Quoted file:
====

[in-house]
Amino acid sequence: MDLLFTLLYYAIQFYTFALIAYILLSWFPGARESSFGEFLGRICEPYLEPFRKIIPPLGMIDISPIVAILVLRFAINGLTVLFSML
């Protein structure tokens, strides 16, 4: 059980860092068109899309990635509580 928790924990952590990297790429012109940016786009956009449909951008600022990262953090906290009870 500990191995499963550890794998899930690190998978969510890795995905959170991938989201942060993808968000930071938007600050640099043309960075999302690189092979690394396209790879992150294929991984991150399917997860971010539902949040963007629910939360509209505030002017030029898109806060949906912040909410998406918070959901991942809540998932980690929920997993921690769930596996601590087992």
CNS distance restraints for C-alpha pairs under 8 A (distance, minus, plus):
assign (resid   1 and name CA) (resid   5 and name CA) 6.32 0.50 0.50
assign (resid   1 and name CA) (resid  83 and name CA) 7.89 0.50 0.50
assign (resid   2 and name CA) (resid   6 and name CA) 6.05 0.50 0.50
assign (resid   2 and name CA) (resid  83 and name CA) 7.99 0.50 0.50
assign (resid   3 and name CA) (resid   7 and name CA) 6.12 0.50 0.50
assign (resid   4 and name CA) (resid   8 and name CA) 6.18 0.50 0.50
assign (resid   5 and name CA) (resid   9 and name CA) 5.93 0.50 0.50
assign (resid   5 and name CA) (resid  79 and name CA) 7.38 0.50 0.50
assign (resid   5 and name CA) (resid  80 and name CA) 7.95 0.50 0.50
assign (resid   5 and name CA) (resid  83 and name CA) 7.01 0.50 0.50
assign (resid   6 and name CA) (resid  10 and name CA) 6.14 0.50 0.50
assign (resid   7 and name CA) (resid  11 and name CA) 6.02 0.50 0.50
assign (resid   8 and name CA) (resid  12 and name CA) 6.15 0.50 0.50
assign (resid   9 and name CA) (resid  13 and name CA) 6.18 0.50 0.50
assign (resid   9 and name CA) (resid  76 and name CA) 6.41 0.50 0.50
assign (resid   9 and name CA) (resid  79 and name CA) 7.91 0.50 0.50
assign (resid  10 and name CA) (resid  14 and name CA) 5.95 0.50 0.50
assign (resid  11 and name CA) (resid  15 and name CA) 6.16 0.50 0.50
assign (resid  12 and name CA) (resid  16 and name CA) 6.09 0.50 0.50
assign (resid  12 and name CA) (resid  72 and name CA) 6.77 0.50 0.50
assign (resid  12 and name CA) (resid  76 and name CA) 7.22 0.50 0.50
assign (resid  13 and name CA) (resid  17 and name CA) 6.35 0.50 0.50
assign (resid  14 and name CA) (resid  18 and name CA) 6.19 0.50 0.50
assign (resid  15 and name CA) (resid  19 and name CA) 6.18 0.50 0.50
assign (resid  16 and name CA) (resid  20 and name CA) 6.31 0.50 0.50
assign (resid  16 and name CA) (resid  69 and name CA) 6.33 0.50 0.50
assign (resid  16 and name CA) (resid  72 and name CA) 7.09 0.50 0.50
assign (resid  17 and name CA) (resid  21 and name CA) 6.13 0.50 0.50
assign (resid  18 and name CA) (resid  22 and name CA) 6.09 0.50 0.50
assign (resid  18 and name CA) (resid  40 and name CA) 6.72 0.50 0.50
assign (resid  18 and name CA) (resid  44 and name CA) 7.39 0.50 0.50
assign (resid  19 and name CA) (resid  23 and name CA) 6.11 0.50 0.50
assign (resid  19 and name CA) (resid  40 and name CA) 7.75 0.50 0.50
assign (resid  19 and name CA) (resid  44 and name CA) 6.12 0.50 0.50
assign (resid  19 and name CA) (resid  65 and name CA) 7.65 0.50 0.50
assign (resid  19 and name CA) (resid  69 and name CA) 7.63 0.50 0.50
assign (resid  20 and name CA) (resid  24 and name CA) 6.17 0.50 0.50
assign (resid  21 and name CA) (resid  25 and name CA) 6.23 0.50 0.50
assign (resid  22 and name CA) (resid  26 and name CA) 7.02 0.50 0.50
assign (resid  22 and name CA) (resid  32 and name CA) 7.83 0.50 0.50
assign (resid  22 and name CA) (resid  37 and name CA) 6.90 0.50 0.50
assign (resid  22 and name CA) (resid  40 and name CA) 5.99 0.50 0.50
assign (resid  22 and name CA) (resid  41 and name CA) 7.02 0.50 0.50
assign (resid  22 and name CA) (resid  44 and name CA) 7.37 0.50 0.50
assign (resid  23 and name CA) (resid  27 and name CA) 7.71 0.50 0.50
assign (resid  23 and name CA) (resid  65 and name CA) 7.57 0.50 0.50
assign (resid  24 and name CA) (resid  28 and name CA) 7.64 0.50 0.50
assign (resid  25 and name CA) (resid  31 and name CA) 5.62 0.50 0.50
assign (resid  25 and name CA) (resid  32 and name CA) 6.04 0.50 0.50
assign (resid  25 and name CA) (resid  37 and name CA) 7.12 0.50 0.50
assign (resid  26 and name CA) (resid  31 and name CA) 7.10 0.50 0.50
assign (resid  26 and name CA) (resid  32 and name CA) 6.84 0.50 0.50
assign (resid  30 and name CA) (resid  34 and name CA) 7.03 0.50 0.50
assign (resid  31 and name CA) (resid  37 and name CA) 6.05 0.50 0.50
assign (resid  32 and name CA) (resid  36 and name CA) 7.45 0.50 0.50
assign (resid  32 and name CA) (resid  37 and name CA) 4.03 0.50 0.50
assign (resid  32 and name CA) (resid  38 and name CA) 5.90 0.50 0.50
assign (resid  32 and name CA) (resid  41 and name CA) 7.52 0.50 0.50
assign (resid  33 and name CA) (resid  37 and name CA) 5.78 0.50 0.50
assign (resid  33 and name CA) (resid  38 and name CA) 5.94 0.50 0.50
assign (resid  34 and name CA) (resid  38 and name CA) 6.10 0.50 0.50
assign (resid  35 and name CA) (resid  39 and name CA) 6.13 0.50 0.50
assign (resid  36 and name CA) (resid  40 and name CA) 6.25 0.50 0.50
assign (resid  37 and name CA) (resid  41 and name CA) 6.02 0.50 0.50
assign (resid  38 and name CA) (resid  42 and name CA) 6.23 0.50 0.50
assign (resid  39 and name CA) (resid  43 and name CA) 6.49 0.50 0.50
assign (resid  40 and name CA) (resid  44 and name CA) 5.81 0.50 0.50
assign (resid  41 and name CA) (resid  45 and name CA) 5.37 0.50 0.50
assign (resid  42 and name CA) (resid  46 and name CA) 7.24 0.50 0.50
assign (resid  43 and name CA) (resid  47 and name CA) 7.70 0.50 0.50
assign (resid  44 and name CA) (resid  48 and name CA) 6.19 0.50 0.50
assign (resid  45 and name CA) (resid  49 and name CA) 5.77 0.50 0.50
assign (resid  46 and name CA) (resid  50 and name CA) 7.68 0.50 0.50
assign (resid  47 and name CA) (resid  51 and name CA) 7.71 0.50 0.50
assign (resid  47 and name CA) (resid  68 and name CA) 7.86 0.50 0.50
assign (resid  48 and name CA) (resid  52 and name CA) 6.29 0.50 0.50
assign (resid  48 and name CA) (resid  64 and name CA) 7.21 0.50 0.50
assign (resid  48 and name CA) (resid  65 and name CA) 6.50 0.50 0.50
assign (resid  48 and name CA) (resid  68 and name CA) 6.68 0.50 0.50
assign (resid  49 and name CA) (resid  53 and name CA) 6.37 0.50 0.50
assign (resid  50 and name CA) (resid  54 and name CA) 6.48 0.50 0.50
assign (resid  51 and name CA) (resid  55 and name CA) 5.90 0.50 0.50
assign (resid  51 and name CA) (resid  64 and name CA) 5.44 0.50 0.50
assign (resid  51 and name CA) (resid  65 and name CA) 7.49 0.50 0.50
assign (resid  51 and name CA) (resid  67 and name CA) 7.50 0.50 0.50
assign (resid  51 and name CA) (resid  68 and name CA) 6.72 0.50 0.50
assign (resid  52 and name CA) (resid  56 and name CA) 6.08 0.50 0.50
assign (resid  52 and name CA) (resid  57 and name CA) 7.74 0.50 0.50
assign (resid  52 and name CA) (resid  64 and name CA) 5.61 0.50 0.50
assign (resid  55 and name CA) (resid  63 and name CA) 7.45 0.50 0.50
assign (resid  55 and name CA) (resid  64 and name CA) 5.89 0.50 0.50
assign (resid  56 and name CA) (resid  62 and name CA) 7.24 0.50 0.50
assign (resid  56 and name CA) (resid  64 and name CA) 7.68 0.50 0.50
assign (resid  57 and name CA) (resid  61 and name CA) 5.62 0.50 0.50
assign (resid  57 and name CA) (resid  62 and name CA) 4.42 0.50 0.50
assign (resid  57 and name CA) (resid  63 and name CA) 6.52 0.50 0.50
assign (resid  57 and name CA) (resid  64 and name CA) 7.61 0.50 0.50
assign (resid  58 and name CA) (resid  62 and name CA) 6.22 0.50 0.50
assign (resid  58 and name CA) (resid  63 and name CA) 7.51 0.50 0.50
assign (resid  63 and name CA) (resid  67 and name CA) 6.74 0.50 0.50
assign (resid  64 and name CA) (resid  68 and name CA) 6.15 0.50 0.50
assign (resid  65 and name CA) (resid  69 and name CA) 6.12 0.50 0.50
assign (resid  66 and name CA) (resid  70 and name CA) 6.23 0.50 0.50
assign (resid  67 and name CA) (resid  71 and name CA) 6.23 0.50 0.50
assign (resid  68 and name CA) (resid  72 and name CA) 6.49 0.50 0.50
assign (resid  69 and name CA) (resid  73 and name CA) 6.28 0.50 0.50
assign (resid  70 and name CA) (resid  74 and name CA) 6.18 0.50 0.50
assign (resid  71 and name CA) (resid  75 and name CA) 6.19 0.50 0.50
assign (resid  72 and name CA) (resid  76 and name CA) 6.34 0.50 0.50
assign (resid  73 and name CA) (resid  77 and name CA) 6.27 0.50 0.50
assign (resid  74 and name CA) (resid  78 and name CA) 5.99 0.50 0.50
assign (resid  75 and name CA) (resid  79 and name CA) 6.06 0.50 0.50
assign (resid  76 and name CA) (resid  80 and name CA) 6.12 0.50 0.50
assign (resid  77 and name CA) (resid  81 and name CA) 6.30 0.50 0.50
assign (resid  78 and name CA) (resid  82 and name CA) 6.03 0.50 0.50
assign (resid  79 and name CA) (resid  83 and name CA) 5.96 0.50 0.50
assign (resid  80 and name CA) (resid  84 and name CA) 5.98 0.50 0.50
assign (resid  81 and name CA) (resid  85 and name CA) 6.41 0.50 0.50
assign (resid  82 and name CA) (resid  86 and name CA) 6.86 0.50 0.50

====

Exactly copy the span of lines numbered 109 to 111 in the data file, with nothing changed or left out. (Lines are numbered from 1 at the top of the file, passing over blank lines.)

assign (resid  68 and name CA) (resid  72 and name CA) 6.49 0.50 0.50
assign (resid  69 and name CA) (resid  73 and name CA) 6.28 0.50 0.50
assign (resid  70 and name CA) (resid  74 and name CA) 6.18 0.50 0.50